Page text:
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Where To Begin In Researching Family History

By: Chris Nickson - Updated: 11 Jun 2012 | comments*Discuss
 
Family History Family History Research

There's more to finding out about your family tree than simply jumping in and delving through old records. So before you go on the trail of that 1901 census, it's advisable to stop and decide where to begin. Family history begins in the present. It's all around you, in the photos you put into albums, the letters and documents you've kept, and your relatives. Those are your starting point.

Whose Name do You Trace for a Family History?

Most people, when they're going back, look on the father's side without thinking. After all, that (in virtually all cases) is your surname, and your surname helps define who you are. But sometimes that course isn't the easiest. What if your father's name is Smith or Jones and your mother's maiden name is, say, Hinchcliffe? In that case you're going to have a much easier time going back on the maternal side of your ancestors in your family history research.

Making a Start on a Family Tree

The very first thing to do is make sure no one else in your family has ever attempted a family tree. Ask around, and if someone has, ask for a copy of it and their family history research materials. Go over their work. It might be fine, but it's always best to check. With this basis to work from, you can start identifying and filling in the gaps in your ancestry.

Most likely, though, you're going to be starting from scratch, and the best place to begin is with yourself. Compose a list of answers to the following questions:

  • Full name (including nickname)
  • Where and when born.
  • Parents' full names (and nicknames, if you know them)
  • Where and when were your parents born?
  • When and where did your parents marry?
  • When did your parents die, where are they buried? (if applicable)
  • Full names and birth dates of all siblings. If they died, when, and where are they buried.
  • Your marriage(s) date and place, and the full name, place and date of your spouse's birth.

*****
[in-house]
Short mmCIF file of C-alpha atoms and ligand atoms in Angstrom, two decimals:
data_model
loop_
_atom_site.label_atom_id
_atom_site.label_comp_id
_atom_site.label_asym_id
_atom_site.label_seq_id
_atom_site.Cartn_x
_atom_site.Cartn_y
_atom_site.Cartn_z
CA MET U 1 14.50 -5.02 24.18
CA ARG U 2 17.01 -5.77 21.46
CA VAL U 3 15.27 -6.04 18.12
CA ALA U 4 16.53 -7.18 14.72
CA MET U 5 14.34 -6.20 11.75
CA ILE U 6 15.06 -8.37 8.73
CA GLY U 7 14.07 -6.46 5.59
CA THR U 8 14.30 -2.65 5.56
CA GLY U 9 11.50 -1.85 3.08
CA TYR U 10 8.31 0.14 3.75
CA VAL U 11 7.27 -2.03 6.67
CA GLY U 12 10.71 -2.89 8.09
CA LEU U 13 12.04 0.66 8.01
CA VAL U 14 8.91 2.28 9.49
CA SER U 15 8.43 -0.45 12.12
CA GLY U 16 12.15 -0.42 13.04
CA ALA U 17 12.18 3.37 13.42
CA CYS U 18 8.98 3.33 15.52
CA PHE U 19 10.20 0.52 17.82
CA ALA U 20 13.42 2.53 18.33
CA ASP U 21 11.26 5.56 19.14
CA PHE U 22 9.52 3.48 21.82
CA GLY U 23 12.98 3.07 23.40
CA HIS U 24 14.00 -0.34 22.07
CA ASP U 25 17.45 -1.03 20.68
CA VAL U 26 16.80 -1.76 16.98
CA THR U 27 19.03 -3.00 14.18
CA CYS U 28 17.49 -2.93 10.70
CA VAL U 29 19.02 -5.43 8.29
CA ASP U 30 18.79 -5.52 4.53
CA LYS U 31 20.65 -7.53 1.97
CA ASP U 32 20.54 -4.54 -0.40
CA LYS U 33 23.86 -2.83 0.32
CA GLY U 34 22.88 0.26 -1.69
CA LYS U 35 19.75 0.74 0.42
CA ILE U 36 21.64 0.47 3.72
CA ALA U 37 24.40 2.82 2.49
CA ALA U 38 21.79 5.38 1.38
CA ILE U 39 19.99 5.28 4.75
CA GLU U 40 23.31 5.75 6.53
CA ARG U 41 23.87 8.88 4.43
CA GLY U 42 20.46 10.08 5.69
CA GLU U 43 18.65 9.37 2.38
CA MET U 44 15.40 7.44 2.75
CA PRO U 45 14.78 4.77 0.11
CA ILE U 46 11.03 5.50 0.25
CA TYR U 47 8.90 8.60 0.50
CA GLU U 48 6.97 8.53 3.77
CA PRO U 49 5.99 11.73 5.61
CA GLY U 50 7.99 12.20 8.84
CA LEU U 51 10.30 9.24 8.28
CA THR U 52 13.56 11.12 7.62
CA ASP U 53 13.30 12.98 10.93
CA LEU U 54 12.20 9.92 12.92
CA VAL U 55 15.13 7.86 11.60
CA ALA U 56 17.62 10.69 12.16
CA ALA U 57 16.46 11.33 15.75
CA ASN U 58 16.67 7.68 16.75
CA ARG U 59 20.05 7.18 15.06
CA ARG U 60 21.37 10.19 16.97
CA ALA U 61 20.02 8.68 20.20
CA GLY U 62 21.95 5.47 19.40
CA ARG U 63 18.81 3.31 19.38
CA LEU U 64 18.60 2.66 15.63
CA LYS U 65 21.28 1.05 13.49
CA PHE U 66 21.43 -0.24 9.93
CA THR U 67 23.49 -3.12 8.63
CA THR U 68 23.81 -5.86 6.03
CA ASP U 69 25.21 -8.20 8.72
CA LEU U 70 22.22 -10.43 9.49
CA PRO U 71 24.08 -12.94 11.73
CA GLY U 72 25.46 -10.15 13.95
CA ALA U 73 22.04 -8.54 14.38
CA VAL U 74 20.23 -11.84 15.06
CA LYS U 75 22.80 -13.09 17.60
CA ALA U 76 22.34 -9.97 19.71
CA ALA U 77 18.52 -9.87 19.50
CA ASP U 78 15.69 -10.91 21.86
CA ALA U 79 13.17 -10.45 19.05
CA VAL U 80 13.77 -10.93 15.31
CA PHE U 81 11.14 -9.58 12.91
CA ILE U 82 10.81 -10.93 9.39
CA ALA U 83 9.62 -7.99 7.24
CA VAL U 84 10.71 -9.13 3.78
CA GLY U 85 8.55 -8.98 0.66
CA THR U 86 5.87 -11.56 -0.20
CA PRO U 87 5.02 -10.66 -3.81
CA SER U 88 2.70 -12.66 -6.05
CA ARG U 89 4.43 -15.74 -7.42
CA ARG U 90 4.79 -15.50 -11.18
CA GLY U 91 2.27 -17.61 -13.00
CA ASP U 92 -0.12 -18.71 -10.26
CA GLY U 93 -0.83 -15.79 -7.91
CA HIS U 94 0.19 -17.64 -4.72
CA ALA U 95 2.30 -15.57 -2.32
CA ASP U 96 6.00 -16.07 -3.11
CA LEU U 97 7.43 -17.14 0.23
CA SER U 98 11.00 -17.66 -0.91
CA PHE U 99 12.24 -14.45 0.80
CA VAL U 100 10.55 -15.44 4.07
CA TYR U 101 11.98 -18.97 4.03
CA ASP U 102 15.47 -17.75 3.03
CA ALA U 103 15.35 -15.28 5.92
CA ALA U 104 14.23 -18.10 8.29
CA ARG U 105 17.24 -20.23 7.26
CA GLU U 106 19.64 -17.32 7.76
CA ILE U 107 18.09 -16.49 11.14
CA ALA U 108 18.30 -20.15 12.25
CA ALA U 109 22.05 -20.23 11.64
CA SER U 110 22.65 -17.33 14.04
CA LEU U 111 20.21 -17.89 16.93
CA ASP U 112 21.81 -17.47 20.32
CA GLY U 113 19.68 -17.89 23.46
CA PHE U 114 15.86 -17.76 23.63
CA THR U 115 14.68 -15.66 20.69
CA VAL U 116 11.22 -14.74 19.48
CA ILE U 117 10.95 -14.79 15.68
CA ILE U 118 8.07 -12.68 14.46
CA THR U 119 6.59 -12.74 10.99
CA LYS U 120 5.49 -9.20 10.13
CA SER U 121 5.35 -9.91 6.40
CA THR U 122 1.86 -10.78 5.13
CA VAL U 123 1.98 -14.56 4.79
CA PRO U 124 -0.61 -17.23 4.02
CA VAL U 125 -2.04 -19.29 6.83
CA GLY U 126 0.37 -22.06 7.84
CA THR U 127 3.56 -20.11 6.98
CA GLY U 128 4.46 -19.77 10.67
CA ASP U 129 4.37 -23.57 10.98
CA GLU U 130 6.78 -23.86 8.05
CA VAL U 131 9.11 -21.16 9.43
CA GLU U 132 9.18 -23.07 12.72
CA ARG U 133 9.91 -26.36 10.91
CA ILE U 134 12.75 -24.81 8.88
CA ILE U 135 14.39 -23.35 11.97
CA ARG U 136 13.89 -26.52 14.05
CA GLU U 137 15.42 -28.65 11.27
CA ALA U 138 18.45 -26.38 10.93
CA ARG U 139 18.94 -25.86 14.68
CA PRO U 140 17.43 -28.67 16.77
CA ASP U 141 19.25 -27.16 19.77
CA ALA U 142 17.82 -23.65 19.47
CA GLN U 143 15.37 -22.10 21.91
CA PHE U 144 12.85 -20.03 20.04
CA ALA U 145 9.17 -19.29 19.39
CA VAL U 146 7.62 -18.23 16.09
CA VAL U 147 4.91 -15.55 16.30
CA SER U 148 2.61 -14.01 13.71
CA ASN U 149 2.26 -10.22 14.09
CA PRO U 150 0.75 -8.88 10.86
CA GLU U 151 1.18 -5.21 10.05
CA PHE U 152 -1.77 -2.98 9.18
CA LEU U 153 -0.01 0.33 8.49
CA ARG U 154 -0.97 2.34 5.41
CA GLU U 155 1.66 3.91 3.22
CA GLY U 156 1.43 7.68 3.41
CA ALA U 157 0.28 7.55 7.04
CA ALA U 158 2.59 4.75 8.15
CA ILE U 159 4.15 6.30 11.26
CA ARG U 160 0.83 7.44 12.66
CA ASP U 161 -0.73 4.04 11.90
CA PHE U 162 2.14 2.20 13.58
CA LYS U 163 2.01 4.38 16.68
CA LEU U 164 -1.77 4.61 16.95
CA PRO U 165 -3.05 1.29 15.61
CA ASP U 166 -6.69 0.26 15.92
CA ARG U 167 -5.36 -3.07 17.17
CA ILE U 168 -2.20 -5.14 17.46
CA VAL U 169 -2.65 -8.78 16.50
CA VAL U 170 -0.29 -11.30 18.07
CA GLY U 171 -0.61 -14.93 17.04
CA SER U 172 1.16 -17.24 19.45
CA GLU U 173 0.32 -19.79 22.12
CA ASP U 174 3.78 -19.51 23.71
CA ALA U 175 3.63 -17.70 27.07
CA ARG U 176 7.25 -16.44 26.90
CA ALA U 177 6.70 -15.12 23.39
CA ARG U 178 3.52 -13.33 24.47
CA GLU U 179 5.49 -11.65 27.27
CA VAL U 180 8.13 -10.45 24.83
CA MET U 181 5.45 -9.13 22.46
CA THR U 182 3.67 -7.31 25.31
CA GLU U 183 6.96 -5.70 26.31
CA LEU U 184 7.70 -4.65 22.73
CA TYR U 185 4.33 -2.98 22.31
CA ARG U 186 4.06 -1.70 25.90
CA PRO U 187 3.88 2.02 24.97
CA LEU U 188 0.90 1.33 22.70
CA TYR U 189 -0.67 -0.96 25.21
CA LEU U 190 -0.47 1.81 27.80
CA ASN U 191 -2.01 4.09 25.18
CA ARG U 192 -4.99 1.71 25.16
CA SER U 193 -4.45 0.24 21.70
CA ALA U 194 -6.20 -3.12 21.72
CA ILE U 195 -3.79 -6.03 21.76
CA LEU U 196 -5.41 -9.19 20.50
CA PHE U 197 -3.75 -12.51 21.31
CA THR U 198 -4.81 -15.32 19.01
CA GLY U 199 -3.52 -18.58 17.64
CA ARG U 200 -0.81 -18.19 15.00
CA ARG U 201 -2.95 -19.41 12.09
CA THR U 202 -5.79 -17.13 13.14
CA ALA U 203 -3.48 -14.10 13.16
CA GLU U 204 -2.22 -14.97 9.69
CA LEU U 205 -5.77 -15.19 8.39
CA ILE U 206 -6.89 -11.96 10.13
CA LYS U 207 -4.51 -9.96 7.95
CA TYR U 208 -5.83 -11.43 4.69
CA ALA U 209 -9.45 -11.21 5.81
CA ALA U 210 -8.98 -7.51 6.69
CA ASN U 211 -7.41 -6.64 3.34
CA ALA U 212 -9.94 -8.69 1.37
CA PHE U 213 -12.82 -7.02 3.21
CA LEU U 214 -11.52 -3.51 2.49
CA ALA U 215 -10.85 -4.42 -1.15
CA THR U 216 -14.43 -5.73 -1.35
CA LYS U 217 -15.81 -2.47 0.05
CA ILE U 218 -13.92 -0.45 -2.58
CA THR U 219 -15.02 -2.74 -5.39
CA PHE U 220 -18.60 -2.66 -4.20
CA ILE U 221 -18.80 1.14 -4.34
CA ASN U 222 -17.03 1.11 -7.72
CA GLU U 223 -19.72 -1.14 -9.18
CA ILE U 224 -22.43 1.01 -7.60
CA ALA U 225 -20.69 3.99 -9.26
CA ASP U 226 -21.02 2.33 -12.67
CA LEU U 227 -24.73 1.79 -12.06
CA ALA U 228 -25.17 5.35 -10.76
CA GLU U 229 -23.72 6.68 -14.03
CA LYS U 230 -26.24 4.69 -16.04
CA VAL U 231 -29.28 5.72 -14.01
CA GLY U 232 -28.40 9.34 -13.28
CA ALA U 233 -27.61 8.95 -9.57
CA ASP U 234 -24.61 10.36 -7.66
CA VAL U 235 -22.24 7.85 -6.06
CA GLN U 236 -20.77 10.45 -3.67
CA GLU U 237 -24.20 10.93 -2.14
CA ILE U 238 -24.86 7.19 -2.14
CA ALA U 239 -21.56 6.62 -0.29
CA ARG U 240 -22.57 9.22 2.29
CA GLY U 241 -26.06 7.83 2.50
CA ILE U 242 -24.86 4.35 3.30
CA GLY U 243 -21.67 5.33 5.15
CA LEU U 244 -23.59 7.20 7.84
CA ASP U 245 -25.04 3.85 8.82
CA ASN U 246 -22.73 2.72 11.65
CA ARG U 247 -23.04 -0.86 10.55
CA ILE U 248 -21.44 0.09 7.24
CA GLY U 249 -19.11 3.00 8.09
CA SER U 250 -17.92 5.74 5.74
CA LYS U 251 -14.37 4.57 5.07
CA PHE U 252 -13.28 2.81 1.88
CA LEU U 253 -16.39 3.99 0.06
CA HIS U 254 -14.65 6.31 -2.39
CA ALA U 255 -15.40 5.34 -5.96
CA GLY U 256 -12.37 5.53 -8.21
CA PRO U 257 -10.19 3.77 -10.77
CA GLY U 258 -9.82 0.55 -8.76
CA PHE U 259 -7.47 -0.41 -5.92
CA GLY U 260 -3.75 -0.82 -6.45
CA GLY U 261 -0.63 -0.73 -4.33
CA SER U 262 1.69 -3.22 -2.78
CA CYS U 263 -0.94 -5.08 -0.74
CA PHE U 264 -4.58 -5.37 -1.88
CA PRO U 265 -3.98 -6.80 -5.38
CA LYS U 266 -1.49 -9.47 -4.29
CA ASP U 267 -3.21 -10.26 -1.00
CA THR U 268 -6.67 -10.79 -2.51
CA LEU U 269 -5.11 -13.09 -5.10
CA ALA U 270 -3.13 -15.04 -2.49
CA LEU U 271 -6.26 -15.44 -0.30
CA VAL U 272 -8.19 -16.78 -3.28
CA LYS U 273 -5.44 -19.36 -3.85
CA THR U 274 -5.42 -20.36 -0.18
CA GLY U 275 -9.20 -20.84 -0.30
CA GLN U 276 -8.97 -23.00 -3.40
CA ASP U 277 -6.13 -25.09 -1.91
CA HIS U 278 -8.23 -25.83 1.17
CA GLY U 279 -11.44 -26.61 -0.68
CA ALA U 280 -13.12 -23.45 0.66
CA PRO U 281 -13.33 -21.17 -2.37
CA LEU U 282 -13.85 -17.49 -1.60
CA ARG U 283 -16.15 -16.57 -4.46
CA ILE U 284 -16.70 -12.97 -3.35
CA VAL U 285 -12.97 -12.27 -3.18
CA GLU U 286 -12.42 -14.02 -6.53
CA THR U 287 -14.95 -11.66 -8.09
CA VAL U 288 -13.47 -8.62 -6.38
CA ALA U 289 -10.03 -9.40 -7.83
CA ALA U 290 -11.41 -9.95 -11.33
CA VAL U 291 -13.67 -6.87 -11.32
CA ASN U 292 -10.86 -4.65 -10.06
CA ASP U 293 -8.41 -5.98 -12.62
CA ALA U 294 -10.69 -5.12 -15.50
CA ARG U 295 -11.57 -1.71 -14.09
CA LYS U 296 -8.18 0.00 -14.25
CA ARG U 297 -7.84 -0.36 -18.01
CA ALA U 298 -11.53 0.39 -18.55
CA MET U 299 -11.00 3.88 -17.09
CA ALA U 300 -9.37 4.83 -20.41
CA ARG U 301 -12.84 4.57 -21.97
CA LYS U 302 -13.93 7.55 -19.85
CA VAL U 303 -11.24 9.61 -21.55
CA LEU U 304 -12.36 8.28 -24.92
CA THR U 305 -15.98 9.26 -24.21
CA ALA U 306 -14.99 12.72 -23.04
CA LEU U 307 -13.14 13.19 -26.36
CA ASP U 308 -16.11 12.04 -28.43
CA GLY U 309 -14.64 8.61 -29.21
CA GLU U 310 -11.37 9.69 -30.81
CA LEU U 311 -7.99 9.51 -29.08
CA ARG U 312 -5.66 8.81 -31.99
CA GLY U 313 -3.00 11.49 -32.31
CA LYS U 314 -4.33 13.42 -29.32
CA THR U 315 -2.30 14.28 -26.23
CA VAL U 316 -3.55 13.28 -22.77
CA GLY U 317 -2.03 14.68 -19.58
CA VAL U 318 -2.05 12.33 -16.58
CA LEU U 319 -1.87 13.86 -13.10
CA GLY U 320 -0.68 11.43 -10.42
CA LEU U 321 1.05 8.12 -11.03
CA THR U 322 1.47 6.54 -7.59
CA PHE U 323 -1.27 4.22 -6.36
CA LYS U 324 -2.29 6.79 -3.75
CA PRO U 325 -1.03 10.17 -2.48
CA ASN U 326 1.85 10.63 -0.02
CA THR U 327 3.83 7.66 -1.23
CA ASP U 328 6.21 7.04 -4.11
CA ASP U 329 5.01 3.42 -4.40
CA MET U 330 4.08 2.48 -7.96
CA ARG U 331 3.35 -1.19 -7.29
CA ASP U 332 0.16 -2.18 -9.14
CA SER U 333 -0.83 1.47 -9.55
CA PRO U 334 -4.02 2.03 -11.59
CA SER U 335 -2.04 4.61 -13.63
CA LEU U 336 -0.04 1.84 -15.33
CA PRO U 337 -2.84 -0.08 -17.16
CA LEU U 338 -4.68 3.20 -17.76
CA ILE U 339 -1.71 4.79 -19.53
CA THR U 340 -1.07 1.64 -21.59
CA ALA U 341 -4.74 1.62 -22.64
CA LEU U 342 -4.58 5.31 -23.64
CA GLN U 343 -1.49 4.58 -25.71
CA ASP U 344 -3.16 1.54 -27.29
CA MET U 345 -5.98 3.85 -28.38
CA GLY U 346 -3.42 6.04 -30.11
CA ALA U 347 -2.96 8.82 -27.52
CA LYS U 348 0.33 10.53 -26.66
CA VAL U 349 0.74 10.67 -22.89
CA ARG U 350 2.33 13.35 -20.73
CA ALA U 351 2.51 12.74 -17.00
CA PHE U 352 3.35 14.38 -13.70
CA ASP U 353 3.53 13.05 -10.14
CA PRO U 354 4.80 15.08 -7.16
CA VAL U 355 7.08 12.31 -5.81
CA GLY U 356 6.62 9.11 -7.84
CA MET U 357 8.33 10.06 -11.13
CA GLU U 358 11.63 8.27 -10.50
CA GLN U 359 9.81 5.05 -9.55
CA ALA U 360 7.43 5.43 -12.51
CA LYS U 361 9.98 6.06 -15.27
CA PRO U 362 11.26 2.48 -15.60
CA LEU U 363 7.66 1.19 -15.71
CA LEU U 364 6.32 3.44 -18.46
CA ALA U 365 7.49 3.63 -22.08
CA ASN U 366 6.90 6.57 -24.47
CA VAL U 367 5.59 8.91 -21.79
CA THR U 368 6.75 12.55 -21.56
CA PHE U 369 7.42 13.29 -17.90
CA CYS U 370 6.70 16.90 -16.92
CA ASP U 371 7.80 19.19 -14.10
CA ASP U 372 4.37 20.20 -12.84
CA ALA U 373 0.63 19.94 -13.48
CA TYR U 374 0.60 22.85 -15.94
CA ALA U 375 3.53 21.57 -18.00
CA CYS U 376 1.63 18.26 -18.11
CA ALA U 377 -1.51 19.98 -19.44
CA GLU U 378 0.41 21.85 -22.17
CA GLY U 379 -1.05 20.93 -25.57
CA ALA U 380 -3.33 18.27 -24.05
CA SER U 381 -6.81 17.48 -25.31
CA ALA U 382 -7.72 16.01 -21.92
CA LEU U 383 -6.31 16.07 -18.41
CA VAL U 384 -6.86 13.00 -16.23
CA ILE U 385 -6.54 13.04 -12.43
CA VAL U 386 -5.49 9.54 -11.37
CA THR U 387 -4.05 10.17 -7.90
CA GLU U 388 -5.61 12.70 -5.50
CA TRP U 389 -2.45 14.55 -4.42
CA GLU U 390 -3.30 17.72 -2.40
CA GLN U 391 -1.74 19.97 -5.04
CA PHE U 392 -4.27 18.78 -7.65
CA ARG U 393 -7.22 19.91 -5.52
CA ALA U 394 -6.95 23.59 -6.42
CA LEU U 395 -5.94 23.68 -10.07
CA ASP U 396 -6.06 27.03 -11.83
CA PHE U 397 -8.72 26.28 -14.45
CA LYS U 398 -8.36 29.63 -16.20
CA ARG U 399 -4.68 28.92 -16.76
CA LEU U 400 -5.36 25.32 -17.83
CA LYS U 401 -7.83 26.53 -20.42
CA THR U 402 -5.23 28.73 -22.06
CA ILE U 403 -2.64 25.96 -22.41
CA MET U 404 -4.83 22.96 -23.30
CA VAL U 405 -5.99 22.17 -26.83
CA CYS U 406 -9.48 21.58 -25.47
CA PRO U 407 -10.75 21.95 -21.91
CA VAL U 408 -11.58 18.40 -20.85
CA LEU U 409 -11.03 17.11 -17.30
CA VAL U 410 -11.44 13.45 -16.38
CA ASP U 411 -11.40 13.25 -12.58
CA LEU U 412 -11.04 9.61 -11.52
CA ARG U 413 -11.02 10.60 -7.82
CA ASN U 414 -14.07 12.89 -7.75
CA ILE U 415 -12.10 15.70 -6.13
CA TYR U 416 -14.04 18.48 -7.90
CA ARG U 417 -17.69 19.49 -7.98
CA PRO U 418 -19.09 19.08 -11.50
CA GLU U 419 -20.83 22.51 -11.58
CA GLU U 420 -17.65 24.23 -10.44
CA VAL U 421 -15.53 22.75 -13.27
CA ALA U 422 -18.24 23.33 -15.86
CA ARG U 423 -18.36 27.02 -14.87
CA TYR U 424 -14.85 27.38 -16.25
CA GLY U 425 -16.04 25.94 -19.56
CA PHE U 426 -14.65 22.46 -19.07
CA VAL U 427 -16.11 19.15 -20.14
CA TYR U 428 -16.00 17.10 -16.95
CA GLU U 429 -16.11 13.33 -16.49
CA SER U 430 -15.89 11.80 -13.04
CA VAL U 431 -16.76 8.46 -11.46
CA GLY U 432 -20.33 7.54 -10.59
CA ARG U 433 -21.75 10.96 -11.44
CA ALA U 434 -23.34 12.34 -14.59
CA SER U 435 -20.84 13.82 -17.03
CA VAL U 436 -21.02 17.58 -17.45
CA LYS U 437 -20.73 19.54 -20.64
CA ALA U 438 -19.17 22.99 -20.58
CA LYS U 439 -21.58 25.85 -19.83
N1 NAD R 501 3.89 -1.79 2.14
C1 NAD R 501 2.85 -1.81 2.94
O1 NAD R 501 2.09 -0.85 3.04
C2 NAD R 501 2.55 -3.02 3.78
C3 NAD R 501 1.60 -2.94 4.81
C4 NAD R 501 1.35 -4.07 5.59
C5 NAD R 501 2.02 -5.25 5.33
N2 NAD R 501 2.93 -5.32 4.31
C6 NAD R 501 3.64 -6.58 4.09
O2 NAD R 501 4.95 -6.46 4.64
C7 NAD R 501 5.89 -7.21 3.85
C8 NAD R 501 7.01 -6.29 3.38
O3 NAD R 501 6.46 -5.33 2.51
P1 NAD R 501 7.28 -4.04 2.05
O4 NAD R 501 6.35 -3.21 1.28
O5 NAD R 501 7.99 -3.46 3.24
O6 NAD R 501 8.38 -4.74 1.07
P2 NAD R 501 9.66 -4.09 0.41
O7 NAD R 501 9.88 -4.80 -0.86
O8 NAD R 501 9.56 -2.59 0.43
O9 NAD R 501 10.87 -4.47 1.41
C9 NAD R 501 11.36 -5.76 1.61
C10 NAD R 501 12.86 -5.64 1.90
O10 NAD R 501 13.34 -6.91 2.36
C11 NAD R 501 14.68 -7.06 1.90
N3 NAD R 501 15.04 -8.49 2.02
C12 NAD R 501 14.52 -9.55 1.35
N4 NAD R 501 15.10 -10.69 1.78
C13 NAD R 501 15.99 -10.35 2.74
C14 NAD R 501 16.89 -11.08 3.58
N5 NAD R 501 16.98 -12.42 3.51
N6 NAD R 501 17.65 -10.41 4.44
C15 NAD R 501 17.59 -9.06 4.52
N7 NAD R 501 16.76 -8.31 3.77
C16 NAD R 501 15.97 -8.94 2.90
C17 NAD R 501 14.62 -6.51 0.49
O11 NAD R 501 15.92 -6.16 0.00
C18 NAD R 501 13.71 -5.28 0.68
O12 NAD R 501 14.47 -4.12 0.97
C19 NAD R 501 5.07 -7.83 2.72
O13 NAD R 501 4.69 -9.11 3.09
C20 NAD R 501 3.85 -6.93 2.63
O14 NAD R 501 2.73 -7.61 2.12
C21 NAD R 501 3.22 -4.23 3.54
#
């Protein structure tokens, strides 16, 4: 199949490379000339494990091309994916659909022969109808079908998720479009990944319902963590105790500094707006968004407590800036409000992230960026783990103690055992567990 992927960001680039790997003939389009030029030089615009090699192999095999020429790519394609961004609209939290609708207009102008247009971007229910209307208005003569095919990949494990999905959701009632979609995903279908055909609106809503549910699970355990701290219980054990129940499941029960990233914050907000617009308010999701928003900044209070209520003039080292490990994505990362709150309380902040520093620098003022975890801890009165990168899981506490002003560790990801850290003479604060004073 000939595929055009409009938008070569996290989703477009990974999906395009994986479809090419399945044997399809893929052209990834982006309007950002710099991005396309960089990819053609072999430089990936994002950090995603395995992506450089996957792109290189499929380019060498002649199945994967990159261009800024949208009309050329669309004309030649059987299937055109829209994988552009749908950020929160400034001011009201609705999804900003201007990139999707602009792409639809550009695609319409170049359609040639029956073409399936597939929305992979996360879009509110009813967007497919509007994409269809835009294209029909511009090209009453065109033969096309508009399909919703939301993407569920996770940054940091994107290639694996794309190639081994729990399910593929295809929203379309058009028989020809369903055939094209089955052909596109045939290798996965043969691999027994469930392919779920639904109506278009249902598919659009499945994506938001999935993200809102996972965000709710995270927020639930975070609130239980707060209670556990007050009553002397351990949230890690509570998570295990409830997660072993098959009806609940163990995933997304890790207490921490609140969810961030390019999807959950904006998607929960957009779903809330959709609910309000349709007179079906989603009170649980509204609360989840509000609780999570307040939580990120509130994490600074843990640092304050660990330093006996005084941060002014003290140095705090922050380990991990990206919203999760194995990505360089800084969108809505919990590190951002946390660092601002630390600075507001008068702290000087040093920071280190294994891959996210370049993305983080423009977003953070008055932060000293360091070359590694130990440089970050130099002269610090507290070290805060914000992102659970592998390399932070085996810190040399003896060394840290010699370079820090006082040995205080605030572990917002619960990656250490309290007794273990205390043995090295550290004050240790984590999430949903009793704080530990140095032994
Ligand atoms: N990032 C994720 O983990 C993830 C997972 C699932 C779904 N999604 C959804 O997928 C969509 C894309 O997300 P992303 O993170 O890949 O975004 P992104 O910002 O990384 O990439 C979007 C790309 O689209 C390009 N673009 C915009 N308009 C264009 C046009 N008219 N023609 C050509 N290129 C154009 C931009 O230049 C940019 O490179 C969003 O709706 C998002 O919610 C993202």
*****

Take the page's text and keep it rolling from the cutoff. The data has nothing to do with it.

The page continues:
• Full names, dates and places of birth of your children and former spouses (if applicable).
This will be your template of questions to use in all genealogy interviews. Write down your answers and whatever else you know about your family history (on a family group sheet if you're using one). Do it legibly; one day you might be passing on your work to someone else.

How Family Members Help With a Family Tree

The next step is to talk to your parents, if they're still alive. Ask them the questions from your template and write the answers down (if they'll give permission, it's always better to record the answers then transcribe later). Look at old family photos with them and ask for memories of relatives and stories of their childhood and their parents.

From there, widen the search. If you have grandparents living, sit down with them and ask your questions, and the same with aunts and uncles on the side of the family you're investigating. Encourage them to talk and reminisce about the family history. One word of warning, however: if people don't want to talk, never press the issue. There might be family secrets among your ancestors they'd rather not reveal, and the only thing your insistence will do is cause a family rift - the last thing you need.

If you can obtain birth and marriage certificates from relatives, do so - photocopy and return them. The same goes for obituaries, divorce papers, wills, death certificates, military records, anything they'll let you have - it's all wonderful family history research. Letters can be invaluable pieces of family history, as can diaries and photographs. If there's a Bible that's been in the family for several generations, that can give you a wonderful start on your search - and a wonderful genealogy reference tool.

No Living Relatives to Help Trace Your Ancestry

Even if you have no living relatives, you can still begin tracing your family tree. Obtain a copy of your birth certificate. From that you'll be able to find your parents' names (and occupations), or at least your mother's name. Work back from there; search genealogy records until you find the date of their marriage and obtain the marriage certificate. That lists their ages, and from that you can calculate their birth years and find their birth certificates - which in turn will list the names of your grandparents. Now you're well on the road to drawing up your family tree.

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